Changing TAM’s Focus
TAM’s market has evolved in the last few years. “With the oil pricing being down, we’ve changed our strategy and focus,” Newman says. Some products that were once popular have become commoditized.
To cope, TAM has re-focused efforts in providing service on the inflatable tool side. “We also do a lot of third-party sales, so we support other operators,” he says. “That’s an area we find important.”
The company also has become more focused on its global footprint so it can be more competitive in terms of lead times and costs. “We’ll build satellite manufacturers to support a specific product line or customer base,” Newman says. “We try to listen to the market and to the customer and satisfy their needs.”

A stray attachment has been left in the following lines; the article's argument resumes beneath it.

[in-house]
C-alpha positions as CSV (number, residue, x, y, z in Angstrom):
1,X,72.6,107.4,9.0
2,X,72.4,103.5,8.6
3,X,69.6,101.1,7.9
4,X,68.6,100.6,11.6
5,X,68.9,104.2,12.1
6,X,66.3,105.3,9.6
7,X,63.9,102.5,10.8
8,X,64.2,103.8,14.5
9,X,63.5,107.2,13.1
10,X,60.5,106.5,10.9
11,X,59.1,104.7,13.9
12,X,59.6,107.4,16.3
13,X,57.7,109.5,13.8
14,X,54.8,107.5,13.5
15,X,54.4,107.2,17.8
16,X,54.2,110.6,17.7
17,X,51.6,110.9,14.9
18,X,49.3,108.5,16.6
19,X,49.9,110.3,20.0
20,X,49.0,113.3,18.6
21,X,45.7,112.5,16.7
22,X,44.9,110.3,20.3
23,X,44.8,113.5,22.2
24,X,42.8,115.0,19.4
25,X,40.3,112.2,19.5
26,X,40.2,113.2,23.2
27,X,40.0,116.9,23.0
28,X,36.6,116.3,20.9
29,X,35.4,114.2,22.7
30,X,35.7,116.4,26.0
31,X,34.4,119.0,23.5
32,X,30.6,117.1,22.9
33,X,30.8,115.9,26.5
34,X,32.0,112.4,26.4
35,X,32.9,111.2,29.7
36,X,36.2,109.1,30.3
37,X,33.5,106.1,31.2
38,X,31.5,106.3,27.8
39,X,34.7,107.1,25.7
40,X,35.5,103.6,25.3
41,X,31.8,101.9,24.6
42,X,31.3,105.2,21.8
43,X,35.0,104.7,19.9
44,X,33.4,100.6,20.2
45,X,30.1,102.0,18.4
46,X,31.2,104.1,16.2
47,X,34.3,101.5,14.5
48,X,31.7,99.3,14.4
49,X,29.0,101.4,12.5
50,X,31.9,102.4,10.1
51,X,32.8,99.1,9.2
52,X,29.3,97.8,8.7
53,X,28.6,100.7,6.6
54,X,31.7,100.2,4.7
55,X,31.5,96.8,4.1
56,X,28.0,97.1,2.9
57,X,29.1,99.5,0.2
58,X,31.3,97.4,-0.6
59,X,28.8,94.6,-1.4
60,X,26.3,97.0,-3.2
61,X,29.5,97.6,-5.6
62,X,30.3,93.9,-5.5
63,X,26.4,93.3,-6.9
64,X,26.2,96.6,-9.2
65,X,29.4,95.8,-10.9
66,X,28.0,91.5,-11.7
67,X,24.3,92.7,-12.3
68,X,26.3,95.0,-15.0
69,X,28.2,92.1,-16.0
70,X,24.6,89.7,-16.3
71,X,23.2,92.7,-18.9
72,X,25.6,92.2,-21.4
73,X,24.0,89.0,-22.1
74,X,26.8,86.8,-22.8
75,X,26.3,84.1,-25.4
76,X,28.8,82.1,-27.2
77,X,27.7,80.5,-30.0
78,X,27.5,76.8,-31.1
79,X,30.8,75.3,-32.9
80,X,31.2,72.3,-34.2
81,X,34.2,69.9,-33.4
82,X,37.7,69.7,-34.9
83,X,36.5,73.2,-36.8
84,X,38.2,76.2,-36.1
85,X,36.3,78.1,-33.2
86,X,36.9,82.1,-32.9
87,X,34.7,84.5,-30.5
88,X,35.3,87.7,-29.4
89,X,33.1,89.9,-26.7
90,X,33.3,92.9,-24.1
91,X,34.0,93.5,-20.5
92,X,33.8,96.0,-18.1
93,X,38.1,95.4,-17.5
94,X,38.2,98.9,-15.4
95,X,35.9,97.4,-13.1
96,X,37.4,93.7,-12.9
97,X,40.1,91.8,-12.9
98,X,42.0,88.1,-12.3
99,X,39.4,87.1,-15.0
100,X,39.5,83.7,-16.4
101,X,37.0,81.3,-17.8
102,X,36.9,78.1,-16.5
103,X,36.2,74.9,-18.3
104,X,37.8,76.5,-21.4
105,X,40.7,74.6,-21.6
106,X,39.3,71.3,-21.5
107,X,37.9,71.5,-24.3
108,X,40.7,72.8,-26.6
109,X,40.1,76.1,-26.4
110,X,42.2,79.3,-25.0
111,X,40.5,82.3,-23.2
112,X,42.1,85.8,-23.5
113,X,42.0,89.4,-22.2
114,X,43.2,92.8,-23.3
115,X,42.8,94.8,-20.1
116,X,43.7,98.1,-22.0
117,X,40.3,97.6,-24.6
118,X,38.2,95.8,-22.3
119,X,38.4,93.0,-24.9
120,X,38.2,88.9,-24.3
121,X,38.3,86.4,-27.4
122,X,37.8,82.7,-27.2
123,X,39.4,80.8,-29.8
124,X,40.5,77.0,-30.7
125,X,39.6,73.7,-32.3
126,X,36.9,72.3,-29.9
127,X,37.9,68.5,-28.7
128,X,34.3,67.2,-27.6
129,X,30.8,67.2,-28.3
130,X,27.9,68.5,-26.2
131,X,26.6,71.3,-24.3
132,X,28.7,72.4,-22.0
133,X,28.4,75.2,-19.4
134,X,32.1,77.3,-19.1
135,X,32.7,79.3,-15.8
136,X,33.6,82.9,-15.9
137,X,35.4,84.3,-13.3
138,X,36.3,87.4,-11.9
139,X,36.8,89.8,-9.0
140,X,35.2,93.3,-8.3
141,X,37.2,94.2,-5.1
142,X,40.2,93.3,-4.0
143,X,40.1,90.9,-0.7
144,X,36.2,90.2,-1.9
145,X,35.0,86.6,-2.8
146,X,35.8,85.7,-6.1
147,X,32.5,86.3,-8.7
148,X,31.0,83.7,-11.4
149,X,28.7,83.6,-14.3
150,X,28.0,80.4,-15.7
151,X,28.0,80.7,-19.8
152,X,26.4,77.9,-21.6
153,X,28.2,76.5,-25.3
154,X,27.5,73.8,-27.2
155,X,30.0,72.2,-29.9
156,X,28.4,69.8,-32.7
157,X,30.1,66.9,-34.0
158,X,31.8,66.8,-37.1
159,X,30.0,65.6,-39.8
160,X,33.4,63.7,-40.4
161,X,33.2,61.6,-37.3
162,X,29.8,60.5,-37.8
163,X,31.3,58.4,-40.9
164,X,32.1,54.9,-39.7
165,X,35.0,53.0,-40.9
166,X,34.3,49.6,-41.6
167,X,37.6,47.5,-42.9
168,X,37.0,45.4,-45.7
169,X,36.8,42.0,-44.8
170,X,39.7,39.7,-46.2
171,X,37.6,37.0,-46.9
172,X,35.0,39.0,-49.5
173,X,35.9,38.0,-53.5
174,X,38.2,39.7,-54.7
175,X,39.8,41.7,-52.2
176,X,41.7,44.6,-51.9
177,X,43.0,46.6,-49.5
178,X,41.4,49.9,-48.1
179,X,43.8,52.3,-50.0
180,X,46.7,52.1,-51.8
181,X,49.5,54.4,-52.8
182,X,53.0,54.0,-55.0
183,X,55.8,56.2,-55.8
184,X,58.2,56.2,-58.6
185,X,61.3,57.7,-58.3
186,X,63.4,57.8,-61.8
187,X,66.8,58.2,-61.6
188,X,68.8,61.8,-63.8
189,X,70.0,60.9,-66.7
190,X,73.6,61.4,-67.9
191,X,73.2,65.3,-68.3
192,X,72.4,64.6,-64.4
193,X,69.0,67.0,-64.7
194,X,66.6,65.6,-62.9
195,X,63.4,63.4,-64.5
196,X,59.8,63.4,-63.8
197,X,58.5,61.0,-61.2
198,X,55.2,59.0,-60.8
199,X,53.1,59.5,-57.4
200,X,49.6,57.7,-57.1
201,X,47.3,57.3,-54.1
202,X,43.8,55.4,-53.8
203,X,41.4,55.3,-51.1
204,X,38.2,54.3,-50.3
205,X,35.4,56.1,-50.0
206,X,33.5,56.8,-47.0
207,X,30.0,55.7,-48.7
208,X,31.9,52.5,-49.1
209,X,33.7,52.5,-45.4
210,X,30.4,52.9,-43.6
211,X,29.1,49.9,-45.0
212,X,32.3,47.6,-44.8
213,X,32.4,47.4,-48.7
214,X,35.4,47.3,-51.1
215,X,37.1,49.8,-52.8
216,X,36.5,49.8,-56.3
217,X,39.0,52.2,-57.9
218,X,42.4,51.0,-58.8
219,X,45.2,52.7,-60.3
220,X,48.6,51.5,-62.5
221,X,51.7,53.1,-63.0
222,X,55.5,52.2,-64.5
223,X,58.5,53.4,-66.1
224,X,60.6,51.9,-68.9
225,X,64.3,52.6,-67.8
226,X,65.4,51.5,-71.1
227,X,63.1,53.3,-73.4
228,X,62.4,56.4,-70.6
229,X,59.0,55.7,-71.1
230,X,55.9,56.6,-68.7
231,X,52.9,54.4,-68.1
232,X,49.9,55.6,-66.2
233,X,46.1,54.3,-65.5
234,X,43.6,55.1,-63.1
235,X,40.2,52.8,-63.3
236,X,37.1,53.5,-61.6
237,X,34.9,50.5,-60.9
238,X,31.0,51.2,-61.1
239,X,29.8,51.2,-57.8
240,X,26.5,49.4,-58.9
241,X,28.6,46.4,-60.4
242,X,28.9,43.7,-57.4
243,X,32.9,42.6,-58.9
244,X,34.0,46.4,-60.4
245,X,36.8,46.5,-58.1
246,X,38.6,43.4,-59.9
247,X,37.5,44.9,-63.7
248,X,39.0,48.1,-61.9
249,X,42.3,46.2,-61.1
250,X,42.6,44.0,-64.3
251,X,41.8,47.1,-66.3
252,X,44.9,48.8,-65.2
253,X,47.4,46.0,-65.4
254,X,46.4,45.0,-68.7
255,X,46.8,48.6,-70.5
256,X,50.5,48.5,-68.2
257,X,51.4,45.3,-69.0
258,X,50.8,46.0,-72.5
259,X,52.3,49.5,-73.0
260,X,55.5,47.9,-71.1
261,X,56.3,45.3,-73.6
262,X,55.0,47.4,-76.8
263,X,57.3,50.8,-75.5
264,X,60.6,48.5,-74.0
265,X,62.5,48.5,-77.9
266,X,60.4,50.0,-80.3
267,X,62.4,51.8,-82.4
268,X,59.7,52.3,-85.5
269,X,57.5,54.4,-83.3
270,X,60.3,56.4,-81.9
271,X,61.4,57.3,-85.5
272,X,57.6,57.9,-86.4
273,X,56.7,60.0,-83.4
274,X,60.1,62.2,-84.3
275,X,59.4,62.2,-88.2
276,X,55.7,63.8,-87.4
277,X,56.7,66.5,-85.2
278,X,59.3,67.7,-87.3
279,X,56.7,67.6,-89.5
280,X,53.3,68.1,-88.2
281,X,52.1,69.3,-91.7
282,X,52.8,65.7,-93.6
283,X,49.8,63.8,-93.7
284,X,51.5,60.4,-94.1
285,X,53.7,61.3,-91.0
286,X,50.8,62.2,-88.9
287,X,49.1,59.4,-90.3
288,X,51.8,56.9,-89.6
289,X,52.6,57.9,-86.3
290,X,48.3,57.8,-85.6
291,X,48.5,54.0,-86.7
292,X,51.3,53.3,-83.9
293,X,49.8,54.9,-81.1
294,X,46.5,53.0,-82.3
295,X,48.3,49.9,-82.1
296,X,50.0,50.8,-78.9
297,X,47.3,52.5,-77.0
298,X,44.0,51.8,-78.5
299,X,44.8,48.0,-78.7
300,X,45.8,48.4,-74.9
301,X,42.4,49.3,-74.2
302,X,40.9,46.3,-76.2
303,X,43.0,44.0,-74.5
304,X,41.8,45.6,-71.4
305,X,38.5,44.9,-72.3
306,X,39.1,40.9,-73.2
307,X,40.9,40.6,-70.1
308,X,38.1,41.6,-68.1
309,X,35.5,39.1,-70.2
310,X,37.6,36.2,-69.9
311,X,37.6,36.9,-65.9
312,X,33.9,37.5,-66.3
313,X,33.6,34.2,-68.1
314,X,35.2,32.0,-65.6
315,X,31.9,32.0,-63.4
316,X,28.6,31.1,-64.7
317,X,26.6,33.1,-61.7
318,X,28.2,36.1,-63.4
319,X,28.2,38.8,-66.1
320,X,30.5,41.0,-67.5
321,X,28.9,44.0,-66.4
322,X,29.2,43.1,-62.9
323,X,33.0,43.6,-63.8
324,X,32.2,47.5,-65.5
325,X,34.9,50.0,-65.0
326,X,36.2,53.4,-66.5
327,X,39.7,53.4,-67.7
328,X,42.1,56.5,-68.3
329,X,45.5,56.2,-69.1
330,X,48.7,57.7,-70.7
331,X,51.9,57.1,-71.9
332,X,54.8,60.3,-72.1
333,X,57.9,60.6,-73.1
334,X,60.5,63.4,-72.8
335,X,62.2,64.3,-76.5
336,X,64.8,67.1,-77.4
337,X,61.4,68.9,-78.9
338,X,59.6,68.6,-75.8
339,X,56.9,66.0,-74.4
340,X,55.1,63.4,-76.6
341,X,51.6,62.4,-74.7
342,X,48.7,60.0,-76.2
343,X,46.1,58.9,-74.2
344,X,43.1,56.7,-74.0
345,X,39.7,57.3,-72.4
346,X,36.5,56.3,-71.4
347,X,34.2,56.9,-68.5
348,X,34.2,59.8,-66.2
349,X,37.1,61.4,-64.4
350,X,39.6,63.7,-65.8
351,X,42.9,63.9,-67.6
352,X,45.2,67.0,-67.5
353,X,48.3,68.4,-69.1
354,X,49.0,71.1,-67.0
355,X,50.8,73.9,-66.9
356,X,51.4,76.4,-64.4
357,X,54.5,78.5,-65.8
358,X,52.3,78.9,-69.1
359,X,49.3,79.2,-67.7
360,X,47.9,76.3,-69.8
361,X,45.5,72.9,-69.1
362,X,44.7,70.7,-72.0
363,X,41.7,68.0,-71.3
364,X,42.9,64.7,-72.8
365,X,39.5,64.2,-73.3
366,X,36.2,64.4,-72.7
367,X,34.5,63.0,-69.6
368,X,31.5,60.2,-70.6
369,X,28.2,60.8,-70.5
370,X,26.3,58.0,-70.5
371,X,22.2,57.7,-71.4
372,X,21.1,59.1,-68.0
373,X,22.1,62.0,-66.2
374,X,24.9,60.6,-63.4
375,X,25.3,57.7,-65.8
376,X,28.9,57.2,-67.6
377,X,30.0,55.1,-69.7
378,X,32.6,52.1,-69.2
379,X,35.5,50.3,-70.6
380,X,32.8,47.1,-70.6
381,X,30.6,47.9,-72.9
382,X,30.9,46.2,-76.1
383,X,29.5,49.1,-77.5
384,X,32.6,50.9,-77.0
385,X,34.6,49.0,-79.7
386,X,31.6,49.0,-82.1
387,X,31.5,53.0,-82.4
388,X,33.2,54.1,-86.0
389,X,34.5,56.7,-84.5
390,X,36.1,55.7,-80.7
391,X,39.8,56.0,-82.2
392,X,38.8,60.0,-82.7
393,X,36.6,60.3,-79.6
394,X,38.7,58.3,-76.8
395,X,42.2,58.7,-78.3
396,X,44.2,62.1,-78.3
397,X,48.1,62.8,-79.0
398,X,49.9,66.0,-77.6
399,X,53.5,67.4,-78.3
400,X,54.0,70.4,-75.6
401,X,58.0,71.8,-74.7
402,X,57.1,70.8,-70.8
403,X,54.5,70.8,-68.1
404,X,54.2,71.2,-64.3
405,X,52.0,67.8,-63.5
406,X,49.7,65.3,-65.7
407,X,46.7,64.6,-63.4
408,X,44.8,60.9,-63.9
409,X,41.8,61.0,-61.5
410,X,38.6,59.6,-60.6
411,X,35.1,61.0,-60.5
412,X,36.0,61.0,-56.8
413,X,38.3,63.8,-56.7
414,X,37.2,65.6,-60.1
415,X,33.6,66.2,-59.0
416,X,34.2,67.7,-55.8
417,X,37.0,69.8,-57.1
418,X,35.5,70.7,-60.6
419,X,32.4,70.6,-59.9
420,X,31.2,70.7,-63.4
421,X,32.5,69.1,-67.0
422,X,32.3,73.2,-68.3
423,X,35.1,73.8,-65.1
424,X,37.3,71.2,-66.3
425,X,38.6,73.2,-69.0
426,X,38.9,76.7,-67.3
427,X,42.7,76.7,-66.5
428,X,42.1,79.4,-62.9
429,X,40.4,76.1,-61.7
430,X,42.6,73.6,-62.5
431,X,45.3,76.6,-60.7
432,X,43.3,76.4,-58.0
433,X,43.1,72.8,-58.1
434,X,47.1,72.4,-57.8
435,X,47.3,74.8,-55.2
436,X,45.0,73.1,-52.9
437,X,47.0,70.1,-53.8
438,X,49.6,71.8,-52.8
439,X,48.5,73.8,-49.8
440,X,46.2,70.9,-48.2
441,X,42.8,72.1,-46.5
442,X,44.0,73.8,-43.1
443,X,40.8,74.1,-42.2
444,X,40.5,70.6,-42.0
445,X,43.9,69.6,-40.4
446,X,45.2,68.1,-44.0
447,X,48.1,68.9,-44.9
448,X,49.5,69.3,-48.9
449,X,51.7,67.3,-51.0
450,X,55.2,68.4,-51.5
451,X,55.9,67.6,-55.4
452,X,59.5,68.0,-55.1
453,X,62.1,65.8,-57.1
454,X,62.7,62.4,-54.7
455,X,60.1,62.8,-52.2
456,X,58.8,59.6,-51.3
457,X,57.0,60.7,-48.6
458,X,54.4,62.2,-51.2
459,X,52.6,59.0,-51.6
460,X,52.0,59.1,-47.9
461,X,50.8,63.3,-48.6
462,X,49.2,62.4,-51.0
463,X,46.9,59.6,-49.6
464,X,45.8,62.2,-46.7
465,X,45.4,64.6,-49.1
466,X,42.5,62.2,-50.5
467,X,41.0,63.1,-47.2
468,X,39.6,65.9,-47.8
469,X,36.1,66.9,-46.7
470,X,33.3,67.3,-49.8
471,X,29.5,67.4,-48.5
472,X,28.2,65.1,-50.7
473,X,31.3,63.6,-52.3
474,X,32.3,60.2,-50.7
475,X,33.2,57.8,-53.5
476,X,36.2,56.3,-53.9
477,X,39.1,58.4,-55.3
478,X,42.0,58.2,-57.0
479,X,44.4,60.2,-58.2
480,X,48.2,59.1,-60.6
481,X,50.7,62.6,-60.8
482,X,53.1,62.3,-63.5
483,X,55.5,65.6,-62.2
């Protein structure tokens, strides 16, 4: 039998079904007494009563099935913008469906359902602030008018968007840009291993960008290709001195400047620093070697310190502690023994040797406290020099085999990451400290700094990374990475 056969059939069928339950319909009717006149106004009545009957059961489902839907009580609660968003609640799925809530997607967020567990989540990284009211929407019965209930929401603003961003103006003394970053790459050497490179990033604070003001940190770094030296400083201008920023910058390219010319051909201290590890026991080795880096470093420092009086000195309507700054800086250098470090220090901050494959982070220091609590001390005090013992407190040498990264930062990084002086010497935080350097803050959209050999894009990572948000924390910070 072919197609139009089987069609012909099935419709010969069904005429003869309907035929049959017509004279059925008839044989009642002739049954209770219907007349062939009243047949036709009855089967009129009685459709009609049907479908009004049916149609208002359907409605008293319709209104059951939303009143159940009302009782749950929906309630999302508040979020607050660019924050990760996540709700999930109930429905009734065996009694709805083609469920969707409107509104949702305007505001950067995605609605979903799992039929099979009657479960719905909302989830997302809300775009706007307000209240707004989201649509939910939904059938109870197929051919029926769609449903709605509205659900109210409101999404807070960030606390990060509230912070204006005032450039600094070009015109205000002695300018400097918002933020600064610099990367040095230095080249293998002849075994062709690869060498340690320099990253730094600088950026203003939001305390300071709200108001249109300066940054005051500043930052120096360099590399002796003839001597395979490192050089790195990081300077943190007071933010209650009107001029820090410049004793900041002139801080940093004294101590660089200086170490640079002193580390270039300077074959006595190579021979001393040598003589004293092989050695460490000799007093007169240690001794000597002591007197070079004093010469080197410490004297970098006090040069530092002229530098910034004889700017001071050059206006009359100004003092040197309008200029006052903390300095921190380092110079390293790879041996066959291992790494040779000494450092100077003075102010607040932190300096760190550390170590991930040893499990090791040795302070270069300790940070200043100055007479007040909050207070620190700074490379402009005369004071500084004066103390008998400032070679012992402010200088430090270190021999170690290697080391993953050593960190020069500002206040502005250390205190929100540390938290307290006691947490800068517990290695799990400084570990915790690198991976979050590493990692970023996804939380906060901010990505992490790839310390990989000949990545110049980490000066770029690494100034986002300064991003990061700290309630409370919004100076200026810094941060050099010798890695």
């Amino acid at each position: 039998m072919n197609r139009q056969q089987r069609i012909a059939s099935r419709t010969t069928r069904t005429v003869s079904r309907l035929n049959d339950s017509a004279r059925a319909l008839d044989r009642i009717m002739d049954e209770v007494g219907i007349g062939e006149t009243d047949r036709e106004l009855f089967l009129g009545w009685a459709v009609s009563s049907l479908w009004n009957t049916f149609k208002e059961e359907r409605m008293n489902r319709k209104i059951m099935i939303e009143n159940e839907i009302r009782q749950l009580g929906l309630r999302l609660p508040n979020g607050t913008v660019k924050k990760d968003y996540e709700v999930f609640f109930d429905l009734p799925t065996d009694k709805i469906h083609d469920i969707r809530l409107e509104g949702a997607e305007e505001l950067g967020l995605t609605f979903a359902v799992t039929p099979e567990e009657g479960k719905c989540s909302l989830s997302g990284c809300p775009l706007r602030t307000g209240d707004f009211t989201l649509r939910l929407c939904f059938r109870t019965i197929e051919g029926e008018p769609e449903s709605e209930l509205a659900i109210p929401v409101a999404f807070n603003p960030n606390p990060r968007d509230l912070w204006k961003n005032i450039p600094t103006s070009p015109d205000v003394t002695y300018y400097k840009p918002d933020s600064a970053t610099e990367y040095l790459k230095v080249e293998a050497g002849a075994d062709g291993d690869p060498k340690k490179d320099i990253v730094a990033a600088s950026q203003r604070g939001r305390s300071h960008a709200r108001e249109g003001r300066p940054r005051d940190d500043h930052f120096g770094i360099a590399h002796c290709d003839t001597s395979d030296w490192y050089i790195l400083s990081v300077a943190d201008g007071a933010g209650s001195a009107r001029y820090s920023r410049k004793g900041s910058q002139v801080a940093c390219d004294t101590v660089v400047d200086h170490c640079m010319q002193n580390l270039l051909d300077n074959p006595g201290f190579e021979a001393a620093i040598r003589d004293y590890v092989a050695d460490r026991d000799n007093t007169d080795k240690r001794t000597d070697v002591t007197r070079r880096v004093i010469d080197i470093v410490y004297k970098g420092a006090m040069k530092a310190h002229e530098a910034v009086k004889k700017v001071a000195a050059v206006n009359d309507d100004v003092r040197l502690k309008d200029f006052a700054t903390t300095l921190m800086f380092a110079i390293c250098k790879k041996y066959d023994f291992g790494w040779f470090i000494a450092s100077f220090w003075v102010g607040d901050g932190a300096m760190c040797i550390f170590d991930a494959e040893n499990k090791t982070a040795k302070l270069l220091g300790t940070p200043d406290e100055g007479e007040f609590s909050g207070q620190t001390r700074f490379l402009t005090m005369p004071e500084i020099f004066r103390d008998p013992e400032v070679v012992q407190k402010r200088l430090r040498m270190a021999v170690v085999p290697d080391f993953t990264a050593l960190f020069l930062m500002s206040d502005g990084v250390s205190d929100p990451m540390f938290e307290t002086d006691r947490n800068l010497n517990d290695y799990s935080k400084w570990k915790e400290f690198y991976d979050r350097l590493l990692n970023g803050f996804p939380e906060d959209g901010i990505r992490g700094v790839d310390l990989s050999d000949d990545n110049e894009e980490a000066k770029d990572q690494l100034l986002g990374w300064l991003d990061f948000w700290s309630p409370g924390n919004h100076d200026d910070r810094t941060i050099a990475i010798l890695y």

For example, TAM’s facility in Calgary, Alberta, manufactures products to support that area. “We have product lines that are specific to that region that we support out of that center.”
The company also recently opened a new manufacturing facility in Obninsk, Russia, which features more than 11,000 square feet of manufacturing space and over 4,000 square feet of office space.
Located on two acres, the plant has the ability to manufacture up to 4,000 swellable packers annually. TAM adds that it also can handle redressing operations on service tools and offer torqueing if required.
Newman says TAM continues to look at opening more locations where it makes business sense. “There are a couple other areas we’re doing the diligence on.”
The company also has invested in equipment, Newman says. “We’ve added [$6 million] in capital equipment and continue to add that in the downturn,” he says.